Sea Change in Animal Testing

By on February 15, 2008 with 0 Comments By Wayne Pacelle

USA Today had an important and exciting story in yesterday’s paper about the move away from the use of animals in certain toxicity tests. I am truly enthused about the possibility of innovation in this arena making animal testing obsolete.

White mouse in cup
© iStockphoto

Since the 1970s The HSUS has been promoting the Three Rs to animal testing. Our aim has been the reduction, replacement, and refinement of the use of animals in specific testing procedures. However, our long-term goal has been the complete replacement of animals in chemical testing. That goal has always seemed elusive although there have been important gains along the way, including the codification of the Three Rs into the Animal Welfare Act, the establishment of the federal government’s Interagency Coordinating Committee for the Validation of Alternative Methods, and the launching of the World Congresses on Alternatives. The HSUS had, and continues to have, a major role in these and other developments.

However, the era of incremental change is coming to an end. In June, the National Research Council issued a vision and strategy for the future of toxicity testing. It calls for a massive shift away from traditional animal testing, and its eventual complete replacement with non-animal methods. We were privileged to have had staff member Dr. Martin Stephens on the committee that drafted this report. The NRC approach is being widely embraced by U.S. government agencies and progressive corporations as a way to test chemicals more rapidly, inexpensively, and effectively, as well as to address public concerns about animal testing.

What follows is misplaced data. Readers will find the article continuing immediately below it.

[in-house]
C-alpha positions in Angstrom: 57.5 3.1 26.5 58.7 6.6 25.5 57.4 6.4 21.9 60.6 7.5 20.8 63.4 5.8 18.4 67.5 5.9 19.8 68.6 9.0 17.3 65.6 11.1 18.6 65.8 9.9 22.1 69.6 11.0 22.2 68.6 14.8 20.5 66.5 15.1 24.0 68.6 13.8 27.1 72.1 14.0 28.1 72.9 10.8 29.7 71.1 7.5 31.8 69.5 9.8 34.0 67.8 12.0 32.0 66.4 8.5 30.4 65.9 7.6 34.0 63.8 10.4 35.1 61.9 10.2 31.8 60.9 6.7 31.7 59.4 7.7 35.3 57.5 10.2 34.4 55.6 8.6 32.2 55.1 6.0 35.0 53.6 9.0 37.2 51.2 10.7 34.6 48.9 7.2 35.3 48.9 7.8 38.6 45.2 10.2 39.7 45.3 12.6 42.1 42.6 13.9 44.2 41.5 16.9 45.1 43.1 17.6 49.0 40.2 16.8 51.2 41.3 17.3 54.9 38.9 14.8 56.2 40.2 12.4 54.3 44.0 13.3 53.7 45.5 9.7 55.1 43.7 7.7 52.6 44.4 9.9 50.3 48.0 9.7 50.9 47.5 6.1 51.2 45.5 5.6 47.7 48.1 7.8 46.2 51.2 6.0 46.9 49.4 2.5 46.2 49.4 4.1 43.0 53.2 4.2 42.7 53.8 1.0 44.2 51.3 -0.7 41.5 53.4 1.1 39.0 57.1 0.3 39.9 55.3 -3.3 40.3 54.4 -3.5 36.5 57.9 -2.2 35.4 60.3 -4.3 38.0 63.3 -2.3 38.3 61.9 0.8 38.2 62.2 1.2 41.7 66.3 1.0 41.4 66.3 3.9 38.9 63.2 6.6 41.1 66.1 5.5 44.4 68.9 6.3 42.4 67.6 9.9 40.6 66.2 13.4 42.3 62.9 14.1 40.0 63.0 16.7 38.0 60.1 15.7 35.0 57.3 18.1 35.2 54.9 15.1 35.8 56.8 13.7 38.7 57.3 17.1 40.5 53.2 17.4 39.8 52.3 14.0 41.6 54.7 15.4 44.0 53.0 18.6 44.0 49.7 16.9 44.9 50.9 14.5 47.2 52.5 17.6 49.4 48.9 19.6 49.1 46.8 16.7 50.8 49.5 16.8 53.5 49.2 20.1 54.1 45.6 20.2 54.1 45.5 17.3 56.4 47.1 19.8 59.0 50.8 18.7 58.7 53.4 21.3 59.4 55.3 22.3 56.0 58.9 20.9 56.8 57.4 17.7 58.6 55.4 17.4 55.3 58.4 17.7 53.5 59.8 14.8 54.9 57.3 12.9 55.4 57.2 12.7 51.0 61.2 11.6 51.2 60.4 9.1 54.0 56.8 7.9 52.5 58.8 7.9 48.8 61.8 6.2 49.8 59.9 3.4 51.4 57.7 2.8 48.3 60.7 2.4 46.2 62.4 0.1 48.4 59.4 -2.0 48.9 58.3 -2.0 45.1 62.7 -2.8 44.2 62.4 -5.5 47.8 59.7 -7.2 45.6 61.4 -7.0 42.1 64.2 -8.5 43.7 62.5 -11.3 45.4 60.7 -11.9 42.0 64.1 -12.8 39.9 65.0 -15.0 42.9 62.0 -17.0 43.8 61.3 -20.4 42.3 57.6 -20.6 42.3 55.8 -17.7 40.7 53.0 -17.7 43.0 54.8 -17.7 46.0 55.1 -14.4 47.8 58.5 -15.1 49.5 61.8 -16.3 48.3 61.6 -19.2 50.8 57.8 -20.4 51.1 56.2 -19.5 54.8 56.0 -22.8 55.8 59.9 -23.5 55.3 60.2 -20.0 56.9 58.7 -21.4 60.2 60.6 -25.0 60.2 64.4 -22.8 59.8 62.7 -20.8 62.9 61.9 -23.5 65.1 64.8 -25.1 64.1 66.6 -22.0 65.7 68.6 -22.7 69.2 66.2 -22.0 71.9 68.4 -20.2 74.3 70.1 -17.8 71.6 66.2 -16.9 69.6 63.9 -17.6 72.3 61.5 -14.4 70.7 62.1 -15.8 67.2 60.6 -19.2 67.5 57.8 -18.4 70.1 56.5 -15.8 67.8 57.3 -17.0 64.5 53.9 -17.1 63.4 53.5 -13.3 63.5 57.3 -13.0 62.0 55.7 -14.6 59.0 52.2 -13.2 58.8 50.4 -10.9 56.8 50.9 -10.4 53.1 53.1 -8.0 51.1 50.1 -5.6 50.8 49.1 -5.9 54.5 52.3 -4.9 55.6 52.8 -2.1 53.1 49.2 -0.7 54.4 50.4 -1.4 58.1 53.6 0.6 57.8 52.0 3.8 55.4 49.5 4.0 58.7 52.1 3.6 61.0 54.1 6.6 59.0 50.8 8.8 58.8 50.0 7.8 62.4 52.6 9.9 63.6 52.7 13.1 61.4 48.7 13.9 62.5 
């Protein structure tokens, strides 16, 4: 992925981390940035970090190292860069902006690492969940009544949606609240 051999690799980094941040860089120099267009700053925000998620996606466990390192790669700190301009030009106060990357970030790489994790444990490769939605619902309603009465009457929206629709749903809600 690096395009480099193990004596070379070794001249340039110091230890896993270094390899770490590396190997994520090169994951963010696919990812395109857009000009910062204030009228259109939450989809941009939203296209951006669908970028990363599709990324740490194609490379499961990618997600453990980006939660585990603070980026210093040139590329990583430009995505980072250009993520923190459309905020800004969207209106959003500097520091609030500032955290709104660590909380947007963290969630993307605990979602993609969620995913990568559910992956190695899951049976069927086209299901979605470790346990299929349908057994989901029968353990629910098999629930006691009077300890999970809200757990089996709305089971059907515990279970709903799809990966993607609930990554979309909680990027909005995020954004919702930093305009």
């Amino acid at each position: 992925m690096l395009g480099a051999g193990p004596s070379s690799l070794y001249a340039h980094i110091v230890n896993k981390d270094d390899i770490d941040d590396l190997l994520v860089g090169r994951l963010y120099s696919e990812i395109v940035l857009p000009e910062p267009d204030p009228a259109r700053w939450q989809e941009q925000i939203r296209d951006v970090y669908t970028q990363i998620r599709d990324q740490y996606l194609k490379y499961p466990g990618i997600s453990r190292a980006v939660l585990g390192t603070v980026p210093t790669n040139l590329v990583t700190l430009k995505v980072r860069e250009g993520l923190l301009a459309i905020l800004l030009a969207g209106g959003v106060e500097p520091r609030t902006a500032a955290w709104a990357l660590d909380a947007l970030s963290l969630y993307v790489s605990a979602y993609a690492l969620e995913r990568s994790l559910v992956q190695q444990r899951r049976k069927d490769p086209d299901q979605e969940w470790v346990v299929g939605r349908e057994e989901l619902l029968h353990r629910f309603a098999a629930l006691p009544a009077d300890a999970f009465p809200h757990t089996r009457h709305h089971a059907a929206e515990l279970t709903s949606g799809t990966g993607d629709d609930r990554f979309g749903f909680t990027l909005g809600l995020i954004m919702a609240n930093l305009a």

And the action has already begun, as USA Today reports, with the National Institutes of Health, Environmental Protection Agency, and National Toxicology Program announcing they have formed a partnership to essentially implement the NRC vision. We will be bringing government and industry representatives together in the United States and Europe to launch an even more ambitious effort with the promise of eliminating animal testing within 10 years.

Animal Research and Testing

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